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Fields in Natural grass

Maintaining natural grass is not a mission impossible, even when the traffic is intensive, but in order to benefit the field year-round in an extensive manner, a well-designed hybrid grass system will provide multiple advantages over any other solution.

Natural grass sport fields

The resistance of natural grass to intensive play depends on the density of the grass and the development of a rich, deep root system that anchors itself deep in the soil. This can be achieved by constructing a drainage system and a filtering growing medium to prevent surface water stagnation and reduce soil compaction, creating ideal conditions for the growth of natural grass. A modern irrigation system, an efficient maintenance fleet and a qualified attendant complete the resources needed to effectively manage maintenance.

In the 1960s, the United States Golf Association (USGA) studied various soil mixtures for sports use and concluded that the substrate made of silica sand, with a progressive grain size curve, was the most resistant to intensive foot traffic and retained its physical and biochemical characteristics the longest. The sand is mixed with mineral and organic amendments to improve its properties, thus simulating the characteristics of a medium-textured agricultural soil but much more resistant to compaction.

Irrigating a natural field seems like an obvious operation, but in recent summers we have observed that the temperature suddenly rises, so the programming of the system must be adequate. It is therefore necessary to have an automatic irrigation system with remote control of the control box and monitoring of the growing conditions via soil and aerial probes to manage the natural field with ease. Monitoring systems make it possible to optimise the efficiency of irrigation scheduling and the reduction of water consumption also because remember that too much irrigation does more damage than too little, even if the substrate is draining. When the mesopores in the sand become saturated with free water they accumulate heat and it is deleterious to the roots.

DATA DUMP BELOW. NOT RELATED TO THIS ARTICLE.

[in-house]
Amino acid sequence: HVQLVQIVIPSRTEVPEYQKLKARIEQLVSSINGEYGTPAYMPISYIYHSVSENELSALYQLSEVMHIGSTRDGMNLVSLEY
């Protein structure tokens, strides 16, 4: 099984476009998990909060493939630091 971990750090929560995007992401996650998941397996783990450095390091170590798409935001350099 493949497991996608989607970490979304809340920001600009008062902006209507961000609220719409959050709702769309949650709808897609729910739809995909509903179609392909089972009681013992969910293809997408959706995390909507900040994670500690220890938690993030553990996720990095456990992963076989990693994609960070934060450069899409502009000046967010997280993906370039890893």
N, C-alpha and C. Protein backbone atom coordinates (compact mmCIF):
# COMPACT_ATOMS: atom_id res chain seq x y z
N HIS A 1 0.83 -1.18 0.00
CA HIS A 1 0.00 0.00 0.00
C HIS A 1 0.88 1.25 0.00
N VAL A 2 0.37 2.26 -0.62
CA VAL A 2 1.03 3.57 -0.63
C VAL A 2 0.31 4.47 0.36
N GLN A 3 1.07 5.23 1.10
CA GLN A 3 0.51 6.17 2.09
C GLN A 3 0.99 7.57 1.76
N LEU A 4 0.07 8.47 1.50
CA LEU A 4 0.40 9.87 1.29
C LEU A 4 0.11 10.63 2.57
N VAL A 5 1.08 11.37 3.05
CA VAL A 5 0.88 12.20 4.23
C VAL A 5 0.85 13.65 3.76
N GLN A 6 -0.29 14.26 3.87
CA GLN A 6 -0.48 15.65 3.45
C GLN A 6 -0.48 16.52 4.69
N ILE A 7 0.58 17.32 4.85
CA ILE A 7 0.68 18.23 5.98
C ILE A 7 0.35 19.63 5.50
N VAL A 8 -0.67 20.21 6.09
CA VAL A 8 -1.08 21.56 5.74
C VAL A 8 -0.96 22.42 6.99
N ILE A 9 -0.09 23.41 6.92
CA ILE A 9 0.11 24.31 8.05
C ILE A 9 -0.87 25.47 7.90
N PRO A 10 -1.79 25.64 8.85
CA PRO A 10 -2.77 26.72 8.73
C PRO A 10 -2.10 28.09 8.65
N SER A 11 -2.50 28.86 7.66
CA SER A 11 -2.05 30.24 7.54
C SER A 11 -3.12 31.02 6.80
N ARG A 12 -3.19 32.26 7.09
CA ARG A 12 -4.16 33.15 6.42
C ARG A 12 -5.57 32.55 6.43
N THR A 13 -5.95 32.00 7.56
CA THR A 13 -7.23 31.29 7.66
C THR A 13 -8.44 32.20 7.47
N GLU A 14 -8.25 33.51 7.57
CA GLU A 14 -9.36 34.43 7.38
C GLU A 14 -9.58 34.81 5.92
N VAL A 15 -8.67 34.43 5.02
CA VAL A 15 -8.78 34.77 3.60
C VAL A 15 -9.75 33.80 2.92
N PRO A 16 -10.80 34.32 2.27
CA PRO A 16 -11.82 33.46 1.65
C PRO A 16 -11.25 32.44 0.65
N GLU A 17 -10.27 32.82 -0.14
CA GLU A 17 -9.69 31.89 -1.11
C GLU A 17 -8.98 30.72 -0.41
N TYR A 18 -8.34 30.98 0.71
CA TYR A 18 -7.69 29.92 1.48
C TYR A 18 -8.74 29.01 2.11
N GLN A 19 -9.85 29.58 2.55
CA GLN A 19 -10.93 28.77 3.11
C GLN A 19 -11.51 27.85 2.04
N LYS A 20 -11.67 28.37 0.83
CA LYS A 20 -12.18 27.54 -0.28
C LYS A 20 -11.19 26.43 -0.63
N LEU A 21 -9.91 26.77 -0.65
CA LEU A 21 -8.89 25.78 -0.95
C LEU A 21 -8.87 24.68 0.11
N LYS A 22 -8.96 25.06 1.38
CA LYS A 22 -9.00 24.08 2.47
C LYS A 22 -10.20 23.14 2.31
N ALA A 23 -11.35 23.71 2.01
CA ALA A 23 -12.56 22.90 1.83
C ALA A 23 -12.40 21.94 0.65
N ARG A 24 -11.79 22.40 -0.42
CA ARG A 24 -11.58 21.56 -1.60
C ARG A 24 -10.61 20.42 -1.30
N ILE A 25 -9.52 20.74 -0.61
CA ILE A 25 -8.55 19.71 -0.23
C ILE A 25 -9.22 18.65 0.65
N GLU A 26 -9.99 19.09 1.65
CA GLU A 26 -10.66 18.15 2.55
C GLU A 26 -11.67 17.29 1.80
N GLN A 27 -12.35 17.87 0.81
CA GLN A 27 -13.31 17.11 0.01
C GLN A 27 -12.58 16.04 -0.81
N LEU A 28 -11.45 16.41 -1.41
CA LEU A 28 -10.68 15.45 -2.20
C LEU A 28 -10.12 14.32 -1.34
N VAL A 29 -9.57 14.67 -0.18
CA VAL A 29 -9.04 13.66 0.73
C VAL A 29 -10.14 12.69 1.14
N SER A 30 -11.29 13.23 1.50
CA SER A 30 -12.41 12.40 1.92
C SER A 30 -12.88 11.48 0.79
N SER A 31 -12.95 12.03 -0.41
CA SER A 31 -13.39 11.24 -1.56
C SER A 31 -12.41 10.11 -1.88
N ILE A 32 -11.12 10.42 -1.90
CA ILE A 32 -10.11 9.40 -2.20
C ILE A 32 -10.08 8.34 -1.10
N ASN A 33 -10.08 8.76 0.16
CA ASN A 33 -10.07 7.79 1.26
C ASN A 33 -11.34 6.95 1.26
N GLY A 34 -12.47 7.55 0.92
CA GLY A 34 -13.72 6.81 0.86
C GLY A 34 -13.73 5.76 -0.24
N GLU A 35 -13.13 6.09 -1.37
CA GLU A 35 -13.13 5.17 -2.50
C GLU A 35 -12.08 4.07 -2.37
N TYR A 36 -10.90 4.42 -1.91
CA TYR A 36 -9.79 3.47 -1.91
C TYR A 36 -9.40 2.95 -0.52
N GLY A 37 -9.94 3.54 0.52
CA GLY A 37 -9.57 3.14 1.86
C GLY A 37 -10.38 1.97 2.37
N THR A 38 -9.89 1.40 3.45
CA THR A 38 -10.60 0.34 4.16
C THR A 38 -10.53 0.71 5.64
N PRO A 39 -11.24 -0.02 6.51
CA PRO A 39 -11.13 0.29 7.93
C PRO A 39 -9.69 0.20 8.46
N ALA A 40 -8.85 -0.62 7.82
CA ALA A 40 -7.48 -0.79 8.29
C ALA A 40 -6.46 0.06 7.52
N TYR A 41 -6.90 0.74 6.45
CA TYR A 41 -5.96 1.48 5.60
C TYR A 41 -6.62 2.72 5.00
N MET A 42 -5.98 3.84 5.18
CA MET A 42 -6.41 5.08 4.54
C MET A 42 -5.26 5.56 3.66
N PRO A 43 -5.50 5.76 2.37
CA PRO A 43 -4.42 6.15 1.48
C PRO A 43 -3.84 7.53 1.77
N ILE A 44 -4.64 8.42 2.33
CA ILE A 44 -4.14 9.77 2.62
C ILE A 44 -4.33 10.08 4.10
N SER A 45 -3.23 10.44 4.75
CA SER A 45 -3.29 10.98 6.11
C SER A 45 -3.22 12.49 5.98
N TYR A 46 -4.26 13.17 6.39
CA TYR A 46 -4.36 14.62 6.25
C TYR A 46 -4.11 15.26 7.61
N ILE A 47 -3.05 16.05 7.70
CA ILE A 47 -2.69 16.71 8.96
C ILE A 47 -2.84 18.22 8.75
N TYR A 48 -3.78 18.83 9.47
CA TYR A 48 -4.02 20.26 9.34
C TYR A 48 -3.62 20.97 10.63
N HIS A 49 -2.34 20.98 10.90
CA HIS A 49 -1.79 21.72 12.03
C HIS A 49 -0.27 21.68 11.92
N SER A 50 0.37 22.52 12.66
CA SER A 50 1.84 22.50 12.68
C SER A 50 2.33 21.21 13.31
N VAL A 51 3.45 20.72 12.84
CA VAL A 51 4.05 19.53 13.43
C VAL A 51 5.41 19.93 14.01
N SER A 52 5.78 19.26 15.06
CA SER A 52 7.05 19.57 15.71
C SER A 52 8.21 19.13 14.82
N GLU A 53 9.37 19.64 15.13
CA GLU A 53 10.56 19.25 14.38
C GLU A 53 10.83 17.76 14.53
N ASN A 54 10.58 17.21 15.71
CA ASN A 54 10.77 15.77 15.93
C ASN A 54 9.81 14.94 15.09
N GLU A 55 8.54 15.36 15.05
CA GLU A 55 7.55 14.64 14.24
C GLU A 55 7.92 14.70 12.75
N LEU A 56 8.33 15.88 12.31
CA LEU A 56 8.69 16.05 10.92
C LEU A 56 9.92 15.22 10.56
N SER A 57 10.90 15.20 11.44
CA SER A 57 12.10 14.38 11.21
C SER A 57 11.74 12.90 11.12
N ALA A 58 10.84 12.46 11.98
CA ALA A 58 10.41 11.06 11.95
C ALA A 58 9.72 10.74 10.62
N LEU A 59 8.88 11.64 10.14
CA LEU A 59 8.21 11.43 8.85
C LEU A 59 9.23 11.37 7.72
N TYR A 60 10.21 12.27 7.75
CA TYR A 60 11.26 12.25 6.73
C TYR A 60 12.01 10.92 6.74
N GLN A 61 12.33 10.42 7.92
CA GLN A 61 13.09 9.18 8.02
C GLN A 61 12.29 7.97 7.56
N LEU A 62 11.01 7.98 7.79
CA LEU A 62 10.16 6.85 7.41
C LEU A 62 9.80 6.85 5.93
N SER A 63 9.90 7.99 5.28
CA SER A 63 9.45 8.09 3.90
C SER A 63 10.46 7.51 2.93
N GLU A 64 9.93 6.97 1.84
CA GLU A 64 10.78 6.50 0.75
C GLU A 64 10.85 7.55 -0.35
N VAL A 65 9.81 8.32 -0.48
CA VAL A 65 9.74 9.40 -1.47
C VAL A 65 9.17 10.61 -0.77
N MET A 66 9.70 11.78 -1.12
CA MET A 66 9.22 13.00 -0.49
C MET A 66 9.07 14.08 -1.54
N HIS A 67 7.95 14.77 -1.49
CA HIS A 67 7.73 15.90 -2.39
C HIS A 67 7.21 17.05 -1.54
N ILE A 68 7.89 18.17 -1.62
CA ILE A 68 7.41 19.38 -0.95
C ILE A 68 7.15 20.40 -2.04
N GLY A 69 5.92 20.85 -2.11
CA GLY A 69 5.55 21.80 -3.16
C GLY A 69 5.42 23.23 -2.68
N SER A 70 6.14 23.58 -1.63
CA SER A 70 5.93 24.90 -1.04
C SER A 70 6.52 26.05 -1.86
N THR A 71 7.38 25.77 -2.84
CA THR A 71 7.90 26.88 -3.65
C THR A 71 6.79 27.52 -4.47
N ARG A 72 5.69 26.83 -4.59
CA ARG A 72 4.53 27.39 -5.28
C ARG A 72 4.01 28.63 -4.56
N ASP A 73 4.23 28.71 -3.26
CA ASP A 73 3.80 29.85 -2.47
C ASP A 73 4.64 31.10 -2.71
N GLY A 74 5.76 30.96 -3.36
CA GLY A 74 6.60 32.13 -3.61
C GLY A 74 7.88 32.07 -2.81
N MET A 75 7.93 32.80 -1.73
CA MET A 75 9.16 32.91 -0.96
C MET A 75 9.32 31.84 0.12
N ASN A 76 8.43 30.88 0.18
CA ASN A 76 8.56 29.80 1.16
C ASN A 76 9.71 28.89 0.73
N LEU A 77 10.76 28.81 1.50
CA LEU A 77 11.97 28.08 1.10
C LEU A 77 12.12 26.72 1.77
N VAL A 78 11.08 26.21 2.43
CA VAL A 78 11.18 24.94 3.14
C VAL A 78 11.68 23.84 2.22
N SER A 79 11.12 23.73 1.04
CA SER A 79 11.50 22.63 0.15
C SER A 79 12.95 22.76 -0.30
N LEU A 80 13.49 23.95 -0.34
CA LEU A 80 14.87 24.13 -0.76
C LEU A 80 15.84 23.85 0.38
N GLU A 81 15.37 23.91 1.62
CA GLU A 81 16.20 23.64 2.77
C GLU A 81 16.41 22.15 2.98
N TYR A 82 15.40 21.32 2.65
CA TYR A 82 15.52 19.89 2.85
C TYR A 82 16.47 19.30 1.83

The 'key' to maintenance

The key to maintaining a natural grass field is to reduce soil compaction because, all things being equal, a compacted surface becomes too hard and significantly restricts root growth. It is well known that roots have a spreading action in the soil but when they find a mechanical resistance greater than their own, growth stops. For example, when a soil resistance greater than 1,500 kilo Pascal (kPa) is measured with a penetrometer, root growth is progressively reduced and if the resistance is greater than 3,000 kPa, root growth stops. Another problem related to soil compaction concerns the reduction of porosity, where all the biochemical processes take place between the roots and microorganisms, and in particular the mesopores, which store the most available water for cultivation, and especially the macropores where air circulates and on which water drainage depends.

Playing stability depends on grass density and rootsPlaying stability depends on grass density and roots

A well-built and regularly maintained natural grass field can withstand many hours of play during the ideal growth period for natural grass because it grows and recovers from play damage. The ideal growing period for cool season grasses is when the temperature ranges from 15 to 25 °C, which in northern Italy is from April to mid-June and in September and October. The most commonly used essences for sporting use are perennial ryegrasses because they have an extraordinary ability to grow rapidly, form a deep root system, tolerate shade well and form a turf as soft as velvet with the characteristic light and dark green stripes that we are used to seeing on television; there are numerous varieties with characteristics that can differ even by a lot so it is necessary to make a proper selection from entrusted suppliers.

Grass is a living being that changes during the seasons; during the colder months, the natural grass does not grow enough to catch up with the wear and tear on the plants, and the lawn begins to thin out, losing vigour; in winter, greater damage is observed, especially when playing on partially thawed ground and it is even dangerous. On natural grass fields for professional use, where the temperature drops below freezing for more than two weeks, it is recommended to integrate a heating system under the turf to avoid frost problems(*). Keeping the surface at +4°C is sufficient to keep the grass and the players safe during the winter period.